Tana Dineen, a veteran Canadian psychologist and author of Manufacturing Victims: What the Psychology Industry Is Doing to People -- a book that posits that psychologists "create" victims via the power of suggestion -- says it's easy to understand why even skilled psychologists and skeptical judges can find that an alleged victim's memories are authentic. After all, the person believes what they're saying.
"Judicial skepticism is something that seems to very often go out the window in these cases," says Dineen.
Peter Scharf, director of the Center for Society, Law and Justice at the University of New Orleans, goes even further. Scharf has testified for prosecutors and defense lawyers as an expert on children's memory. He says that all memory "is very problematic," intermingled with facts and fiction. Prosecuting people based on recovered memory evokes for him images of one of our nation's most paranoia-driven injustices.
"This is almost a throwback to the Salem witch trials," he says. "Basically, I think this is a new type of spectral evidence."
One of the problems with recovered memory is therapists' inability to distinguish between what he calls learned memory and virtual memory, Scharf says. "How do you disprove or prove that somebody influenced a child 10, 15 years after the fact ... or did not? How do you sort out what you experienced yourself from other people's perceptions that may have shaped your recollections?"
"There are lots of unanswered questions about why this happens," acknowledges Cheit. But that's no reason to write off the importance of recovered memory, he adds. "The 'myth' position is, quite simply, a defense-lawyer position, not a scientific one," Cheit says.
In the past decade, at least a dozen courts have ruled on the scientific value of recovered memory. No distinct trend has emerged. In several cases, the courts ruled against ever using testimony derived from recovered memory. In others, the courts accepted such testimony as long as it was corroborated with other evidence. In still other cases, plaintiffs were permitted to base their entire case on recovered memory alone.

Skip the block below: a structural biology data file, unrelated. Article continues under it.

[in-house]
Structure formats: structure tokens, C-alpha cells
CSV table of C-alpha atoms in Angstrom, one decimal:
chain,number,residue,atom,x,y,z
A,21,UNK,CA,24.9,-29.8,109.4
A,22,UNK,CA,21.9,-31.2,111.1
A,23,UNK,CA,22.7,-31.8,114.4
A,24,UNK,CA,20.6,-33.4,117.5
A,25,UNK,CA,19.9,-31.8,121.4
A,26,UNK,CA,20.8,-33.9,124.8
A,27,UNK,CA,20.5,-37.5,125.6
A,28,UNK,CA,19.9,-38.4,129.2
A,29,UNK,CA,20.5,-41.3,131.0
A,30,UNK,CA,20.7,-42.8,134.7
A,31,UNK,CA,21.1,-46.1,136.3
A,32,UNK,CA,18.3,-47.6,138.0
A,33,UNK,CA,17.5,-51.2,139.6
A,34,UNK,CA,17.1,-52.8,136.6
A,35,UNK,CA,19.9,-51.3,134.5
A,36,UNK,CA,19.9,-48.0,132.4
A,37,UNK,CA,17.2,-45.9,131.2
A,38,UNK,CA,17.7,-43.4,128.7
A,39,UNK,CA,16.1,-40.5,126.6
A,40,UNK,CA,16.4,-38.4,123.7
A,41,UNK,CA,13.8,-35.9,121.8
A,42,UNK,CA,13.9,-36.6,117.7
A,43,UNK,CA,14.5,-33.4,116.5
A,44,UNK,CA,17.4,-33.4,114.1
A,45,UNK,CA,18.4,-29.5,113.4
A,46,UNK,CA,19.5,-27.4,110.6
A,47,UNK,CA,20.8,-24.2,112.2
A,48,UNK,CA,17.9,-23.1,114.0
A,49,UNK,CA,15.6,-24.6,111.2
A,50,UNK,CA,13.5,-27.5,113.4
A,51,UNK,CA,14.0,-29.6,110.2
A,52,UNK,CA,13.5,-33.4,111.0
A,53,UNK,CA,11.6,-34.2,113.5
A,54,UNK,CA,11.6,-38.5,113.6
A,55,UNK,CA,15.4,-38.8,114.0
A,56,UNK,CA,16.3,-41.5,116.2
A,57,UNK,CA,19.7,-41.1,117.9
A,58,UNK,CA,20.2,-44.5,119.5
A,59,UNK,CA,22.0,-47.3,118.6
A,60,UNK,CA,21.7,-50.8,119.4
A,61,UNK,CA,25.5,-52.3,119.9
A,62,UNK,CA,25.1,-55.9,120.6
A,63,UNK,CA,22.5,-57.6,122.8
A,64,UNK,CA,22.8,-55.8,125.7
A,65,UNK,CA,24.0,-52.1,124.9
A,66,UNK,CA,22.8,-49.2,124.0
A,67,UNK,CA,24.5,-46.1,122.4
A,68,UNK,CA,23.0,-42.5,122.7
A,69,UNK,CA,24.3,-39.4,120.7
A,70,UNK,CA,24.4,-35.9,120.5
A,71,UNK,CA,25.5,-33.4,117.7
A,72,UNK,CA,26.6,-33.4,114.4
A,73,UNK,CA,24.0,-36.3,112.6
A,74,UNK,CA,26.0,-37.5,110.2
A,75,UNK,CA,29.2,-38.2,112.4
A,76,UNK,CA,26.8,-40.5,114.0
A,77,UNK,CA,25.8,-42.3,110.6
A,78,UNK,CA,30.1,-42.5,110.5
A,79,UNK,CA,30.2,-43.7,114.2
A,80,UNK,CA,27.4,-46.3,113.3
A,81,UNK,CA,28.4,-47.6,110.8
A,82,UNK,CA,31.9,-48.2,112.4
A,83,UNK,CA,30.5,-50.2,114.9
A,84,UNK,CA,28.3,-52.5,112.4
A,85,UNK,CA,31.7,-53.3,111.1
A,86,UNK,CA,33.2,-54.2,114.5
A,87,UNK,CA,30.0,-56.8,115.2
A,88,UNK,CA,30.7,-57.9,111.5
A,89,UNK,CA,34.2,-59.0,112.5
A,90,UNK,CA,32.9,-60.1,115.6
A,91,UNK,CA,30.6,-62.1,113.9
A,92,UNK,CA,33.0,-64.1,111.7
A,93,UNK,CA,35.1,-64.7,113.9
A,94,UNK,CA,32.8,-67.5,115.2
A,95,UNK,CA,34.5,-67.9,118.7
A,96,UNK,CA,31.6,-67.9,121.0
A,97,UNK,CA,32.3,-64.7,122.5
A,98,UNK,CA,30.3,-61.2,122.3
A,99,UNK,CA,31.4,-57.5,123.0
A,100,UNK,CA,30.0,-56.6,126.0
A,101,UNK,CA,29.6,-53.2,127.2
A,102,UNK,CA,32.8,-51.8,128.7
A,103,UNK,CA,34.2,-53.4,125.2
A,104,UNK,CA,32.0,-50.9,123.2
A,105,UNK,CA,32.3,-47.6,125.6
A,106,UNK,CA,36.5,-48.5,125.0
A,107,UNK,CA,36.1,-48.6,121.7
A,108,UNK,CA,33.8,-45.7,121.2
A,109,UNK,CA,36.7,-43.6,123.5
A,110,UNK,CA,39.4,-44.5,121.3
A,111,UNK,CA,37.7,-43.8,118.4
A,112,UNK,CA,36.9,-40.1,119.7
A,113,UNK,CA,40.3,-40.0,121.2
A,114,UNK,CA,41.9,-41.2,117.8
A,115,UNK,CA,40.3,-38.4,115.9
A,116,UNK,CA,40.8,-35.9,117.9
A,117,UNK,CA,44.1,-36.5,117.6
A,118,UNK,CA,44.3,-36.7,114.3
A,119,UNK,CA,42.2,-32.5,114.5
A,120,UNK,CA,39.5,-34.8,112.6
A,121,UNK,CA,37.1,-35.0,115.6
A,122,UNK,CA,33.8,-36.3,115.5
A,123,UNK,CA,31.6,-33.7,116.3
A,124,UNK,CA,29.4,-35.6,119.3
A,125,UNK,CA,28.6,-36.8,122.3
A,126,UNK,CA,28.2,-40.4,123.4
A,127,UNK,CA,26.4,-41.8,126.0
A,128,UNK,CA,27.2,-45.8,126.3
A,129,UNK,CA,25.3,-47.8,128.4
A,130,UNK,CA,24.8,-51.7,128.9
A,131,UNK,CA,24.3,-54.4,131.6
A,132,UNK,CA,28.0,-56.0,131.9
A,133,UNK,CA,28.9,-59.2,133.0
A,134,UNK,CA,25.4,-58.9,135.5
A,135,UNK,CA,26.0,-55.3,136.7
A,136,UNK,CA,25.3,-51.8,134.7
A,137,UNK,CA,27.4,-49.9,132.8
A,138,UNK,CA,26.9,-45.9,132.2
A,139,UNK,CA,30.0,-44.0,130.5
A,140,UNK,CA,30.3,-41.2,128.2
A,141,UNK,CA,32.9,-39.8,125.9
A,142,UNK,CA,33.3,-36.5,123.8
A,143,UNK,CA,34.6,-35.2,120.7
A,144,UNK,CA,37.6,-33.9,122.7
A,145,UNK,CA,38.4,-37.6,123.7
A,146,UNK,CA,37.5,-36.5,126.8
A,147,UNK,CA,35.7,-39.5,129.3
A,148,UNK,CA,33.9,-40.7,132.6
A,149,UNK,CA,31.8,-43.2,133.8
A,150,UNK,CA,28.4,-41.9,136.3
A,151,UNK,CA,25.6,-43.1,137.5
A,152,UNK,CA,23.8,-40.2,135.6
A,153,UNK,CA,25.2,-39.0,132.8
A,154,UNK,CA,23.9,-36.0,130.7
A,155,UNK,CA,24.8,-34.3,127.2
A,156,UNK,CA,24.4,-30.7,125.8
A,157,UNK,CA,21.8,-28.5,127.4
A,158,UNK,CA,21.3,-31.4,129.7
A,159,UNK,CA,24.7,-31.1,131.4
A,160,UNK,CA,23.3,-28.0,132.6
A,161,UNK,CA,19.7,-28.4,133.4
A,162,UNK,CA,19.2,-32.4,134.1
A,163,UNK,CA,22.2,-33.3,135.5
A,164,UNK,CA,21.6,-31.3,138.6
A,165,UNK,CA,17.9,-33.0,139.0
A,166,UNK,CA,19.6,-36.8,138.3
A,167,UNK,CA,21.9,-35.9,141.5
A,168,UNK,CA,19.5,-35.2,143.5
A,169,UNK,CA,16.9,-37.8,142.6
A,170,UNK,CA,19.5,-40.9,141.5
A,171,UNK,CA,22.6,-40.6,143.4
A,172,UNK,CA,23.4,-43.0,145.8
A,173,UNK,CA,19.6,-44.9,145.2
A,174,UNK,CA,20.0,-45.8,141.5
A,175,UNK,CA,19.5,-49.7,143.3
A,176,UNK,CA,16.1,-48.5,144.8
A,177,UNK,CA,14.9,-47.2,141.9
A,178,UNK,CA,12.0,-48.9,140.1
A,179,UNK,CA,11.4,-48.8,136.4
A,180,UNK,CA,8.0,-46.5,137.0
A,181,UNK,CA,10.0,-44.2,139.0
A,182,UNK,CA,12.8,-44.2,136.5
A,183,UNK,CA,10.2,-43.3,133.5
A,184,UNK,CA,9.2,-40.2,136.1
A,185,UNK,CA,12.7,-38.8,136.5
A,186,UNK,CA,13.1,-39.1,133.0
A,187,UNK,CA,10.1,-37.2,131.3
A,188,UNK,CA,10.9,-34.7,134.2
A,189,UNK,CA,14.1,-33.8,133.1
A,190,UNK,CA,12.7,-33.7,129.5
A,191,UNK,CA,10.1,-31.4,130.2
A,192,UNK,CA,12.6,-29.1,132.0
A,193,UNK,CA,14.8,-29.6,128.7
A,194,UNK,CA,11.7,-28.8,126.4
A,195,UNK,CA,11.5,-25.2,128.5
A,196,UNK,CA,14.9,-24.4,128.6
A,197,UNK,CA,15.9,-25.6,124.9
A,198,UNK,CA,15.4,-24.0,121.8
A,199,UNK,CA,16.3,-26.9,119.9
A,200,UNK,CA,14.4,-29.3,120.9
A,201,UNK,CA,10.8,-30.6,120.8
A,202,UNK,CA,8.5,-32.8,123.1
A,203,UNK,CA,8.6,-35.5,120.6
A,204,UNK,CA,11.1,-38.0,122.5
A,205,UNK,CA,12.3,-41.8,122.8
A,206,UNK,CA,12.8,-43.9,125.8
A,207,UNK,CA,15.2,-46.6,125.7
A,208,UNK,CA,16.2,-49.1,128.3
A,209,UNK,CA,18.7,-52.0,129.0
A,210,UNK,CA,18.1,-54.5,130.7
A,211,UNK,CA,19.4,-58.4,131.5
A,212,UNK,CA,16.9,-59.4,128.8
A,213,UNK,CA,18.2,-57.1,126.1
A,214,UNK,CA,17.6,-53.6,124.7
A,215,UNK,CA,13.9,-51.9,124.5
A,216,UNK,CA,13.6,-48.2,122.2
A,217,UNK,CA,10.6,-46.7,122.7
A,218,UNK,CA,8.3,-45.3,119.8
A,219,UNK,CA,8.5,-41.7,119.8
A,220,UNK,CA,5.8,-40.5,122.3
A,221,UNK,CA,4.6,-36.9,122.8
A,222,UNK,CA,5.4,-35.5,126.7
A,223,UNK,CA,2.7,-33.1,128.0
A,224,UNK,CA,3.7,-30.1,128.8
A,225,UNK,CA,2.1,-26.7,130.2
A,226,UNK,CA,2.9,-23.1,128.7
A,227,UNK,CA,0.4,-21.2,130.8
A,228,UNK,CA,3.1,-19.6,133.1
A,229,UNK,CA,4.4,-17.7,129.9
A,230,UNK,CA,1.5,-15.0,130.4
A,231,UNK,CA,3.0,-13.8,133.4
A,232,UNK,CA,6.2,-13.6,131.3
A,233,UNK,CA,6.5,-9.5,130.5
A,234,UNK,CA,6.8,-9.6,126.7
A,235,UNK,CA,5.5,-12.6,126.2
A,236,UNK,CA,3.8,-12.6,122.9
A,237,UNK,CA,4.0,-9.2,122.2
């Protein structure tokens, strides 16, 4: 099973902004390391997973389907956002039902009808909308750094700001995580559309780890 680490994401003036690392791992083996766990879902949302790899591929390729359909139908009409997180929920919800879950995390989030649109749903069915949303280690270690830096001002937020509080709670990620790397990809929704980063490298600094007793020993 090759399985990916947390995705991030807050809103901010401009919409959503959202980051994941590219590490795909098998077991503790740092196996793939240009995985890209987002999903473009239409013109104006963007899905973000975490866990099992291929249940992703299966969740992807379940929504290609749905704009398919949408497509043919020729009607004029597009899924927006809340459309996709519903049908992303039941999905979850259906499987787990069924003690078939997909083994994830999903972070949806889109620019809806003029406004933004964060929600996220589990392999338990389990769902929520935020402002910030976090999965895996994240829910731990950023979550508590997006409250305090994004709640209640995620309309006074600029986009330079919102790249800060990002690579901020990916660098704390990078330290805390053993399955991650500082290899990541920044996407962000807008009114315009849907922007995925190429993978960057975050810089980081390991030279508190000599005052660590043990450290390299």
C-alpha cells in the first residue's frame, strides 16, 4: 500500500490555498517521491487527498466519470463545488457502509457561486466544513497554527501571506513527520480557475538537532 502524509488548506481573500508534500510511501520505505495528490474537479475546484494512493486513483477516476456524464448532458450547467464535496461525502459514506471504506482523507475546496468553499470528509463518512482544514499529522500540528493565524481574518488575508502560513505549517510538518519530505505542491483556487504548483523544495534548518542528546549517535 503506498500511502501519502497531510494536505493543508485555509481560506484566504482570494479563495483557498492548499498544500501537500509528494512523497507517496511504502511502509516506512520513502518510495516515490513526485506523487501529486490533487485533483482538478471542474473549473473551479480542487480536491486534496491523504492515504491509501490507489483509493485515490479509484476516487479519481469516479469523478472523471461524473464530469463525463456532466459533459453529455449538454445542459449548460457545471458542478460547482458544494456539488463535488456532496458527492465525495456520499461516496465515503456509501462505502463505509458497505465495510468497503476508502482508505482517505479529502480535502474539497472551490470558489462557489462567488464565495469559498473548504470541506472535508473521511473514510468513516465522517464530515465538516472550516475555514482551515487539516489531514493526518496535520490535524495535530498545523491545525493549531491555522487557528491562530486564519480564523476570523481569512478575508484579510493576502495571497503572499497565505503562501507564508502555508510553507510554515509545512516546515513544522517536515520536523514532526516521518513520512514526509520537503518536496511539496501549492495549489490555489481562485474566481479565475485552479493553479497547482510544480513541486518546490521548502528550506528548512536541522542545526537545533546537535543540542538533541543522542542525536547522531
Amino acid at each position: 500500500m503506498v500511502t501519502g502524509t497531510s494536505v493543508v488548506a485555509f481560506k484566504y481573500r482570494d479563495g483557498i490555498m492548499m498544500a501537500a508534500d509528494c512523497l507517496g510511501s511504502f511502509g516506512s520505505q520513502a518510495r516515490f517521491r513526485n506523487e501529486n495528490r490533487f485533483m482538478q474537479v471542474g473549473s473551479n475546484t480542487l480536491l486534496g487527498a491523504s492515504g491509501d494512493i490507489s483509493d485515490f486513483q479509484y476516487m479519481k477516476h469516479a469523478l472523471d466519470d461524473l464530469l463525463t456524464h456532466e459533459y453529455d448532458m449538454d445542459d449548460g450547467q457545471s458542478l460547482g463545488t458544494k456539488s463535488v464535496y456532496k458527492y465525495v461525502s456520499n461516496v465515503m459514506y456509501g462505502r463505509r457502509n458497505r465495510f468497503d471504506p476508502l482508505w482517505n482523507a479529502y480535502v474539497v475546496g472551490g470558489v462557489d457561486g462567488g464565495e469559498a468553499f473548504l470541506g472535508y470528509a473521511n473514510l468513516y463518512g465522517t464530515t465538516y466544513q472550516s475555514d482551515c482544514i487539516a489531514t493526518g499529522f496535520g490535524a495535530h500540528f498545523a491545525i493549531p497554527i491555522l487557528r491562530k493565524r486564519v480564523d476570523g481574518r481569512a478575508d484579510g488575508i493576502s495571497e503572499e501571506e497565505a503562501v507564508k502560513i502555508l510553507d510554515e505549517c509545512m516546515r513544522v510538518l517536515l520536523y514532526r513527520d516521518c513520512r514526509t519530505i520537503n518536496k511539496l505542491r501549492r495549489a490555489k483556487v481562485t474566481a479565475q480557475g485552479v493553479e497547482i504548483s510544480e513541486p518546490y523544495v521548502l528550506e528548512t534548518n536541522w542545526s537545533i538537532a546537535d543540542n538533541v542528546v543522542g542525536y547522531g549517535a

In Doe vs. Prinz, Doe, a 38-year-old New Orleans man, says he recently recovered repressed memories of molestations that occurred when he was 9 and 14 years old. He claims that Prinz, then a priest in Houma and Bayou Blue, molested him several times in 1973 and 1978. The alleged incidents took place at St. Gregory Barbarigo Parish in Houma and St. Louis Parish in nearby Bayou Blue.
Prinz, 62, no longer serves as a priest. He has never admitted he molested anyone, and he did not return several calls seeking comment for this story. Dwight Paulsen, an attorney representing Prinz and the churches, also did not return a phone call seeking comment.
Jill Trahan, Does' attorney, acknowledges that there is little corroborating evidence her client was abused by Prinz. Her client's parents, says Trahan, do not recall their son acting out, experiencing depression or becoming unusually withdrawn during or shortly after the alleged incidents occurred.
The only corroborating evidence, says Trahan, is that the client's parents can place their son at the rectory on Easter weekend 1973, when one of the molestations allegedly occurred, and at the sacristy for another incident. "They have corroborated that they did allow him to sleep over on specific weekends when they were going out of town," says Trahan.